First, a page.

So, while I still think your dress shirts should mostly consist of light blues and whites, it doesn’t hurt to have a little variety. Consider throwing a few other colors into the mix. Whatever you do, just don’t choose black. Wearing black dress shirts should be against the law. 
(Photo by mafoofan)

Beyond Blue and White

It’s been said often enough here and elsewhere that men should buy most of their dress shirts in either light blue or white. Both colors are easy to wear and generally make men look their most elegant. White shirts are particularly good for more “formal” ensembles, such as under navy or dark grey suits, and light blues are good for most everything else. If a man has the time, I also think changing from blue in the afternoon to white in the evening can be very smart. The first is less harsh under bright sunlight, and the second works better in artificial lighting. Given how often these tend to be worn, I think a basic dress shirt wardrobe should contain at least twelve to fourteen light blues and whites. The blues can come in a mix of stripes and textures to keep things interesting.

Once a man has these basics, it can’t hurt to have a few other colors thrown in. The most obvious ones include those certain soft shades of pink and lilac. While some might fear these two’s effeminate connotations, others know they can be used to make a boring, business grey suit into something instantly more stylish. They can also be worn in the summer with cheerful things such as khaki cotton suits and bold, colorful neckties. For something more suitable year-round, try a solid ecru, which is a slightly livelier alternative to white, or a mid-grey striped shirt, such as the one you see worn above by Mr. Fan.

There are also slightly more unusual colors, such as dark brown, sage green, and maroon. I find these generally work better in stripes. For example, I have a white shirt with dark brown pin stripes, and the thin, slightly spaced out lines help keep the shirt from looking too “dark brown.” If it were a solid color, it would be too dark to wear with a necktie, and might be relegated to only extremely casual weekend wear, thus limiting its versatility.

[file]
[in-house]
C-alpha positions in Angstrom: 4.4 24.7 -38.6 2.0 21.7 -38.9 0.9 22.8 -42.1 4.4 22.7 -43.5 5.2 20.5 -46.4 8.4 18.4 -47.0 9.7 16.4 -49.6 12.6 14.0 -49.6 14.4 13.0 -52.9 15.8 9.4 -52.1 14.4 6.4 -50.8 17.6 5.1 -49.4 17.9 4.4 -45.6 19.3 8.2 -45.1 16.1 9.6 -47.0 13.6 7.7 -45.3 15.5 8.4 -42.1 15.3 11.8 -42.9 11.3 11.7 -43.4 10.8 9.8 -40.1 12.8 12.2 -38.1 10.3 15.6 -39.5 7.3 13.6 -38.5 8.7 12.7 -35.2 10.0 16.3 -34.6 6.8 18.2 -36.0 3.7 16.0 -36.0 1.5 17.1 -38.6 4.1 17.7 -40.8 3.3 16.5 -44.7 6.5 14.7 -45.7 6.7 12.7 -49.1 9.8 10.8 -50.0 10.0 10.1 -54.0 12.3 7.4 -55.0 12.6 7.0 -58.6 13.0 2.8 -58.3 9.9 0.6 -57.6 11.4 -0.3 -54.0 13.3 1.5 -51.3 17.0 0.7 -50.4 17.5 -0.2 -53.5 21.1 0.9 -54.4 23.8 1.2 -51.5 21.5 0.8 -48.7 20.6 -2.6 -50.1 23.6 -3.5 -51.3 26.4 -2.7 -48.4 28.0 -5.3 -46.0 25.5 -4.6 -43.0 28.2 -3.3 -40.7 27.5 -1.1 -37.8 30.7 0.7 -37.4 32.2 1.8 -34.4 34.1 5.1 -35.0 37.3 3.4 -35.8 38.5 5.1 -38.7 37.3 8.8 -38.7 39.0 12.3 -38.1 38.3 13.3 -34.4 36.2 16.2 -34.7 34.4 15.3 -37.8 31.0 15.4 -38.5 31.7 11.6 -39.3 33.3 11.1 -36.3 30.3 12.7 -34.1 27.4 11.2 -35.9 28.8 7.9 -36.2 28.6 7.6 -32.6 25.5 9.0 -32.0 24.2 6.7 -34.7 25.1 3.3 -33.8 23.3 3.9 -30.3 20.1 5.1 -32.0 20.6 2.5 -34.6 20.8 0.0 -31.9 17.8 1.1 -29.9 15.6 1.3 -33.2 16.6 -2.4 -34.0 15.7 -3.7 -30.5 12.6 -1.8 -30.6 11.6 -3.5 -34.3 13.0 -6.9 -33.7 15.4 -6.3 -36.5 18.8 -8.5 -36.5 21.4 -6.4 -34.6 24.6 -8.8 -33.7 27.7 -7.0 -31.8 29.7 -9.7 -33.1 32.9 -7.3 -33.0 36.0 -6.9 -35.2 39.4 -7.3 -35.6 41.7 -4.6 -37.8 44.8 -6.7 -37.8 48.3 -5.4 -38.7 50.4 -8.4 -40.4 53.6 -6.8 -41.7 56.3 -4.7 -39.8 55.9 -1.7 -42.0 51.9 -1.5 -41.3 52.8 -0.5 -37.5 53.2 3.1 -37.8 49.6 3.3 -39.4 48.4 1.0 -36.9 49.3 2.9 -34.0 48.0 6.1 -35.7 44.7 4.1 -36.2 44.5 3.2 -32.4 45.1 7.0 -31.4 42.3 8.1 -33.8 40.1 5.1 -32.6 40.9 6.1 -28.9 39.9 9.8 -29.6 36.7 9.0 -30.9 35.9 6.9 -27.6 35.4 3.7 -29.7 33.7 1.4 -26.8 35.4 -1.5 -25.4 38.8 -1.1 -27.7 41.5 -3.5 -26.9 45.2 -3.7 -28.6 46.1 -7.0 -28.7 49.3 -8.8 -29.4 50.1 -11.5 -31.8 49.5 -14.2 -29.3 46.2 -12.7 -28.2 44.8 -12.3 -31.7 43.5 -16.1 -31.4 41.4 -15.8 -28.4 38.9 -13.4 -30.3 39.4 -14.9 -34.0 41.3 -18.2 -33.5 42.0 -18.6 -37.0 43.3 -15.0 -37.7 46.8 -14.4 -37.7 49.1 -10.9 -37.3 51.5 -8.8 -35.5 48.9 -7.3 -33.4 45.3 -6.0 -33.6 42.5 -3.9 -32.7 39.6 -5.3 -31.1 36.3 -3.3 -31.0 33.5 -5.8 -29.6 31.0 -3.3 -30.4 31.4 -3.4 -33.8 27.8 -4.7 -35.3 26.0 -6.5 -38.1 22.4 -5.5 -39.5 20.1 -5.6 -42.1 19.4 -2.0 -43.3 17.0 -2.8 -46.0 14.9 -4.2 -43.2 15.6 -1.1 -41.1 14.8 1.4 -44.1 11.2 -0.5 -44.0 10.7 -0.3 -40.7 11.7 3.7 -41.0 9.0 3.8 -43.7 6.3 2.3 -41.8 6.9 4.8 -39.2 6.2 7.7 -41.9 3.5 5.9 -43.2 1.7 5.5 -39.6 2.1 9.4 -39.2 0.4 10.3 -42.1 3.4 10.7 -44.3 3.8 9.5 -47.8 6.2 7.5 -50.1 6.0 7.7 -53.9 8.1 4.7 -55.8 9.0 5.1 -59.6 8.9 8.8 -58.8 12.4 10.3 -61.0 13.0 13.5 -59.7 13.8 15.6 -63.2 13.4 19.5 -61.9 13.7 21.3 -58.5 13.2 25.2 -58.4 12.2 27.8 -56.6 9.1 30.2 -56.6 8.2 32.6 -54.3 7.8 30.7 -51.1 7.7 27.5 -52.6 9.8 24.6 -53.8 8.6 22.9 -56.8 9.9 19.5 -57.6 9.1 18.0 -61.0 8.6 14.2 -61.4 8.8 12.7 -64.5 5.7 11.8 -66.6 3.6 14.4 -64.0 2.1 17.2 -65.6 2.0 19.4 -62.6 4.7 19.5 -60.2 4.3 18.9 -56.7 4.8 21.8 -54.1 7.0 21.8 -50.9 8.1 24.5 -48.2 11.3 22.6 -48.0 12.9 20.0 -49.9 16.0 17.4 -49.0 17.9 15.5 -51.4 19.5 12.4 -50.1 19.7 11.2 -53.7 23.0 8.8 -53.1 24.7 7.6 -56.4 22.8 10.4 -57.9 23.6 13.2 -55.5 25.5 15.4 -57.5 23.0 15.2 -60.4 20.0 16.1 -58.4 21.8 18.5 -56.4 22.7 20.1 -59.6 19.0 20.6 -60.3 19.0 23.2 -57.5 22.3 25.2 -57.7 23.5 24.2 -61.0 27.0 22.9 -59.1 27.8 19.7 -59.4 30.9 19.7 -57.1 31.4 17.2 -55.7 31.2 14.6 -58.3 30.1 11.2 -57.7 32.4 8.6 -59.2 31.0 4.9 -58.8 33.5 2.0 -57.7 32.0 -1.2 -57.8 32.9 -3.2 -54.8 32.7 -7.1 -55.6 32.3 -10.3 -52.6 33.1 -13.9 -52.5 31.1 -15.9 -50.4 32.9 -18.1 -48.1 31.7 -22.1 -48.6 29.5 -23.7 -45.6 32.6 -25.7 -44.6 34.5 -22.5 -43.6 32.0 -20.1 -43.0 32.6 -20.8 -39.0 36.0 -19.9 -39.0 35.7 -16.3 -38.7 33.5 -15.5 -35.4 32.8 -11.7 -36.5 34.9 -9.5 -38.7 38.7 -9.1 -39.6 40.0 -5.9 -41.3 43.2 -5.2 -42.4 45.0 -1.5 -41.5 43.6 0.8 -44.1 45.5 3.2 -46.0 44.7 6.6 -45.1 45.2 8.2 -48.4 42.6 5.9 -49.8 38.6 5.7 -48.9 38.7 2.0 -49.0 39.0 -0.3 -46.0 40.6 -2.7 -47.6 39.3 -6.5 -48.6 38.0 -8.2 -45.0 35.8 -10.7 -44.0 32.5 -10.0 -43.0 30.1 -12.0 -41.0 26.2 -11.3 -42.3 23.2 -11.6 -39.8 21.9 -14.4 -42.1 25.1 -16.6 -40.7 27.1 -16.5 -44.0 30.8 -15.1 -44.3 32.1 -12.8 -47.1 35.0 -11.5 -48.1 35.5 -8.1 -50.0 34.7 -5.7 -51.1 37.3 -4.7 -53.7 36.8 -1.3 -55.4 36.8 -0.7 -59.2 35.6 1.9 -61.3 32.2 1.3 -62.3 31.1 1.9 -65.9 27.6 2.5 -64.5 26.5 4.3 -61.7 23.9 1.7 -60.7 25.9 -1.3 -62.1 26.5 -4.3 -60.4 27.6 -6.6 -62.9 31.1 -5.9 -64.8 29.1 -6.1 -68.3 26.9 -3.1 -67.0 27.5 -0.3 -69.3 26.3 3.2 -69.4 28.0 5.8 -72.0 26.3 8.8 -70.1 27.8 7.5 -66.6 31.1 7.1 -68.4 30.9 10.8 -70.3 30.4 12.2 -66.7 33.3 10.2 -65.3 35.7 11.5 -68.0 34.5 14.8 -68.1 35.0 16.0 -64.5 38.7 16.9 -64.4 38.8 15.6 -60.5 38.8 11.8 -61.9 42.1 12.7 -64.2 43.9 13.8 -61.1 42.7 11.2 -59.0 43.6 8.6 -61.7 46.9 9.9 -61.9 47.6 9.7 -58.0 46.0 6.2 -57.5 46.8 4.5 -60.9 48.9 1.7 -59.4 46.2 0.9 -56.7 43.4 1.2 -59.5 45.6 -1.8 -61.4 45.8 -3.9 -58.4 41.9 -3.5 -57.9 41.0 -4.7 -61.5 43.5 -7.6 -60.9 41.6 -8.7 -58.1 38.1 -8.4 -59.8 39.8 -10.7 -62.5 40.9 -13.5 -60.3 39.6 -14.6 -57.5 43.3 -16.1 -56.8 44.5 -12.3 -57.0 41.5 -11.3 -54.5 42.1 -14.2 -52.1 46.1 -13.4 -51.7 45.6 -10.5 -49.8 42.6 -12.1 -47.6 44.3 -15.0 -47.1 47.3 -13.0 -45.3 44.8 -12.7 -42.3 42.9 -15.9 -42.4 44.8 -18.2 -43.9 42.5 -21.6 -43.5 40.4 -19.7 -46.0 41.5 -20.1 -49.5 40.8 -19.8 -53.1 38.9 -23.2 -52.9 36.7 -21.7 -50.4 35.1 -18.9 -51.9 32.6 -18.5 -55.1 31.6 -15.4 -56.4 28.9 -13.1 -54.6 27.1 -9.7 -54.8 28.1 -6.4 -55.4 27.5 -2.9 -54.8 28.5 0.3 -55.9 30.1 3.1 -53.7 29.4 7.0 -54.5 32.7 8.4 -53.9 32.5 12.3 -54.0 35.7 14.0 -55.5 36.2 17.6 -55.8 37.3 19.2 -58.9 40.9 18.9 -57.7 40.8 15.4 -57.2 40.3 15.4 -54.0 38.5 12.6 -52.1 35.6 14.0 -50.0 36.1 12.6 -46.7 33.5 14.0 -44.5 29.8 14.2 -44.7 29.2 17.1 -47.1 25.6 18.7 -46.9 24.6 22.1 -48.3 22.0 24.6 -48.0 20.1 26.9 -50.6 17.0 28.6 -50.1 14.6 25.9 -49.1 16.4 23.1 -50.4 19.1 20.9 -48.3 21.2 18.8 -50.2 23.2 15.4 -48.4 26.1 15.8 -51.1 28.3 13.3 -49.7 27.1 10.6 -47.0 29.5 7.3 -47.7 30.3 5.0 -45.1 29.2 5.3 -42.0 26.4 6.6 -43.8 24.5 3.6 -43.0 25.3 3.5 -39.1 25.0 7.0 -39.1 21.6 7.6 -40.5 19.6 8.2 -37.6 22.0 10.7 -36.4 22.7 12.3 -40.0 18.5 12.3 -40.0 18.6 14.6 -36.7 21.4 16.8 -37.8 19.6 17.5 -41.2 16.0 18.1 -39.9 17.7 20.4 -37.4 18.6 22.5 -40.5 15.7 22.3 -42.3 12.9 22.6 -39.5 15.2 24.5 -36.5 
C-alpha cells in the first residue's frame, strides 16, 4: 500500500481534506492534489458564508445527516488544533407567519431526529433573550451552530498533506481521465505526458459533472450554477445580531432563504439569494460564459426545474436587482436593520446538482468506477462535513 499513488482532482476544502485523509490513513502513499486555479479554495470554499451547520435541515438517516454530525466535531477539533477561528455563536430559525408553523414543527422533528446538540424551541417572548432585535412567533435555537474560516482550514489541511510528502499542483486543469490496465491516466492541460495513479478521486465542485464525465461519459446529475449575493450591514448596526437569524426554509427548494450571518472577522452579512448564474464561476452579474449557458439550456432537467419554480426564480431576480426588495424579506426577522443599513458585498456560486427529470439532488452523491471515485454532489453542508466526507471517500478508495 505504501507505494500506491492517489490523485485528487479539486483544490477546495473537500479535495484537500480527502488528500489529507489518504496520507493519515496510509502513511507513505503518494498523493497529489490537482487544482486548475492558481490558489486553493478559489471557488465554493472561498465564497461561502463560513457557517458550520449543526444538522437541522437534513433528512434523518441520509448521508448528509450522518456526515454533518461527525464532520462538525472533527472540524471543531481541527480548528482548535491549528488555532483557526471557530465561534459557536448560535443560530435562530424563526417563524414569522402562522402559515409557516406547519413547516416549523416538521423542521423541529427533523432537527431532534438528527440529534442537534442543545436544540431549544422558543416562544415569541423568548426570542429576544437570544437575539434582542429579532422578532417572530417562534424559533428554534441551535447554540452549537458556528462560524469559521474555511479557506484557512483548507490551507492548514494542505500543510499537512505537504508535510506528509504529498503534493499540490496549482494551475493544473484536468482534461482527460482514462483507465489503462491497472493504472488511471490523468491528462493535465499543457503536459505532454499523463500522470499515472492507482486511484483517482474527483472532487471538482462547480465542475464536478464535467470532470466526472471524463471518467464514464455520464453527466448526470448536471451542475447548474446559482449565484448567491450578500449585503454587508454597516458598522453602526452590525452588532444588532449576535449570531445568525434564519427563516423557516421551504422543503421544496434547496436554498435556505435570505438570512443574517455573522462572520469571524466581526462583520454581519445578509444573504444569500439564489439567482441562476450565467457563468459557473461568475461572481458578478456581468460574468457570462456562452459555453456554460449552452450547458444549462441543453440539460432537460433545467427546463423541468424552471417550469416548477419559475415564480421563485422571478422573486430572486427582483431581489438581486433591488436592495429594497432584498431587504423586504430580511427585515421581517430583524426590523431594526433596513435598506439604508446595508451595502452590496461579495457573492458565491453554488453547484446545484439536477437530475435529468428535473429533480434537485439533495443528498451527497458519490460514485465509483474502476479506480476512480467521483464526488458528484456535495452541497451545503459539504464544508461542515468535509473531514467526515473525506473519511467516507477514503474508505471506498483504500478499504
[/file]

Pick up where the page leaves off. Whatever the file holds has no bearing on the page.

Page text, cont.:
So, while I still think your dress shirts should mostly consist of light blues and whites, it doesn’t hurt to have a little variety. Consider throwing a few other colors into the mix. Whatever you do, just don’t choose black. Wearing black dress shirts should be against the law. 

(Photo by mafoofan)

How to Wear a White Dress Shirt

M. Anton, author of The Suit, recently wrote an interesting post at StyleForum about how to properly wear a white dress shirt. His argument is that white dress shirts are commonly misused, mostly because people buy into the myth that white works everything.

On the contrary, he writes, white dress shirts are citified, business, “upper class” shirts. They show dirt easily, are hard to clean, and used to be the mark of money. They shouldn’t be worn under tweeds or country clothing. They also shouldn’t be thought of as a “blank canvas” for just any tie. Yellow and purple, for example, look terrible against white, and many colors, such as burgundy, generally look better when paired with light blue.

So what does work with a white dress shirt? Suits in blue or gray, mostly, but in certain contexts, brown can also be used if done masterfully. Ties should be kept to navy, black, grey, silver, or combinations thereof. A dark suit, white shirt, and dark tie make for a nice formal evening look. For the day, if the suit is dark, the tie should be a shade lighter; if the suit is light, the tie should be kept dark. This keeps things in balance and makes things a bit more visually interesting.

The rest of the thread’s discussion goes into a level of intricacy I won’t bother reposting here. However, I will say that while I initially read the argument with some skepticism, I became somewhat convinced after flipping through a number of images and illustrations of well dressed men from about the 1930s to present. I struggled to find counter examples, and the few I did find were actually already given exceptions in Anton’s original posts. 

For example, a navy jacket with grey trousers, white shirt, and repp stripe tie is an unassailable Old Money look. Even if it’s a bit boring, one can hardly call it incorrect. White shirts also work well under blue seersucker or certain shades of blue tweed. This gives a necessary level of contrast between the jacket and the shirt. There are also white oxford cloth button downs and linen shirts, both of which can be worn with a variety of casual ensembles.

Still, without having to catalog every combination where a white shirt does and doesn’t work, I think the lesson is worth stressing: white dress-shirts are perhaps a bit overrated, and 90% of the time, particularly for men who don’t wear suits, a blue shirt – either solid or striped – is likely to be the optimal choice. When using white, one should consider the texture of the shirt, the contrast it lends, and whether it simply looks too formal. 

By the way, shown above is the ever-elegant Michael Alden, who happened to be photographed twice one day in the same outfit. Due to the lighting, one of the photos makes him look like he’s wearing a white shirt, even though he’s actually wearing blue. I think the blue looks much more natural under his brown checked tweed, and perhaps this demonstrates Anton’s point.